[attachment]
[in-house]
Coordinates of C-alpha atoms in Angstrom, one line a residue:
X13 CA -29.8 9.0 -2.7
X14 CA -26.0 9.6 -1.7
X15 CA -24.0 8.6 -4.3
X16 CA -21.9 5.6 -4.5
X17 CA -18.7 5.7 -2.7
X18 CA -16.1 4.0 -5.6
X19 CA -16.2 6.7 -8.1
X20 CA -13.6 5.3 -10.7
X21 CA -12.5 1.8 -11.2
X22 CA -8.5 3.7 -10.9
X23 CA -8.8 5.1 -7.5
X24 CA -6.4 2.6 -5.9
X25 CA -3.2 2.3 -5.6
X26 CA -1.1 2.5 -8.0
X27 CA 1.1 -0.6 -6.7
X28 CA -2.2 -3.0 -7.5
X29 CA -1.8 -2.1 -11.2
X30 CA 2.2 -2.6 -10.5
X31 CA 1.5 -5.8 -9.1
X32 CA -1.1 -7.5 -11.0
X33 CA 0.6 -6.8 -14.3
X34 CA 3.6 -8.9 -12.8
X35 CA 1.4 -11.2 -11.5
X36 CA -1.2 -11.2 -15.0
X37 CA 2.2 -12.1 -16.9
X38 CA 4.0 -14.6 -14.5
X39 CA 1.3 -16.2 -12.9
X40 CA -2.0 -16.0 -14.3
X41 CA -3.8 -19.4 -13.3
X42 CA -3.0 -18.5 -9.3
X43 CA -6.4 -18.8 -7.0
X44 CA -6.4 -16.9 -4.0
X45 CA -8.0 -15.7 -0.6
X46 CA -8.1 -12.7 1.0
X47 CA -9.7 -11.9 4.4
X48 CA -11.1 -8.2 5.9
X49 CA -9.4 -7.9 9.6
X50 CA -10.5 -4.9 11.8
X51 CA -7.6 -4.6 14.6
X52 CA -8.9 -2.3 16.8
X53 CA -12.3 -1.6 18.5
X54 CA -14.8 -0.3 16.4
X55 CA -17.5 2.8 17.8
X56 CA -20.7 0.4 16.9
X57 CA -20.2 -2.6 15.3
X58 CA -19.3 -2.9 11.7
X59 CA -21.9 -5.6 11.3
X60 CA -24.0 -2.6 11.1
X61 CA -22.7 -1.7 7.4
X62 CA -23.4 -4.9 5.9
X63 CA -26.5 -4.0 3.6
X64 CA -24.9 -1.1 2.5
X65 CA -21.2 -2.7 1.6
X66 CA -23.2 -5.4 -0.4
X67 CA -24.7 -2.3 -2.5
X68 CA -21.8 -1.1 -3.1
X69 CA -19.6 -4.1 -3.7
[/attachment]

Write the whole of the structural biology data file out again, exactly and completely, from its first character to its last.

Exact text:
[in-house]
Coordinates of C-alpha atoms in Angstrom, one line a residue:
X13 CA -29.8 9.0 -2.7
X14 CA -26.0 9.6 -1.7
X15 CA -24.0 8.6 -4.3
X16 CA -21.9 5.6 -4.5
X17 CA -18.7 5.7 -2.7
X18 CA -16.1 4.0 -5.6
X19 CA -16.2 6.7 -8.1
X20 CA -13.6 5.3 -10.7
X21 CA -12.5 1.8 -11.2
X22 CA -8.5 3.7 -10.9
X23 CA -8.8 5.1 -7.5
X24 CA -6.4 2.6 -5.9
X25 CA -3.2 2.3 -5.6
X26 CA -1.1 2.5 -8.0
X27 CA 1.1 -0.6 -6.7
X28 CA -2.2 -3.0 -7.5
X29 CA -1.8 -2.1 -11.2
X30 CA 2.2 -2.6 -10.5
X31 CA 1.5 -5.8 -9.1
X32 CA -1.1 -7.5 -11.0
X33 CA 0.6 -6.8 -14.3
X34 CA 3.6 -8.9 -12.8
X35 CA 1.4 -11.2 -11.5
X36 CA -1.2 -11.2 -15.0
X37 CA 2.2 -12.1 -16.9
X38 CA 4.0 -14.6 -14.5
X39 CA 1.3 -16.2 -12.9
X40 CA -2.0 -16.0 -14.3
X41 CA -3.8 -19.4 -13.3
X42 CA -3.0 -18.5 -9.3
X43 CA -6.4 -18.8 -7.0
X44 CA -6.4 -16.9 -4.0
X45 CA -8.0 -15.7 -0.6
X46 CA -8.1 -12.7 1.0
X47 CA -9.7 -11.9 4.4
X48 CA -11.1 -8.2 5.9
X49 CA -9.4 -7.9 9.6
X50 CA -10.5 -4.9 11.8
X51 CA -7.6 -4.6 14.6
X52 CA -8.9 -2.3 16.8
X53 CA -12.3 -1.6 18.5
X54 CA -14.8 -0.3 16.4
X55 CA -17.5 2.8 17.8
X56 CA -20.7 0.4 16.9
X57 CA -20.2 -2.6 15.3
X58 CA -19.3 -2.9 11.7
X59 CA -21.9 -5.6 11.3
X60 CA -24.0 -2.6 11.1
X61 CA -22.7 -1.7 7.4
X62 CA -23.4 -4.9 5.9
X63 CA -26.5 -4.0 3.6
X64 CA -24.9 -1.1 2.5
X65 CA -21.2 -2.7 1.6
X66 CA -23.2 -5.4 -0.4
X67 CA -24.7 -2.3 -2.5
X68 CA -21.8 -1.1 -3.1
X69 CA -19.6 -4.1 -3.7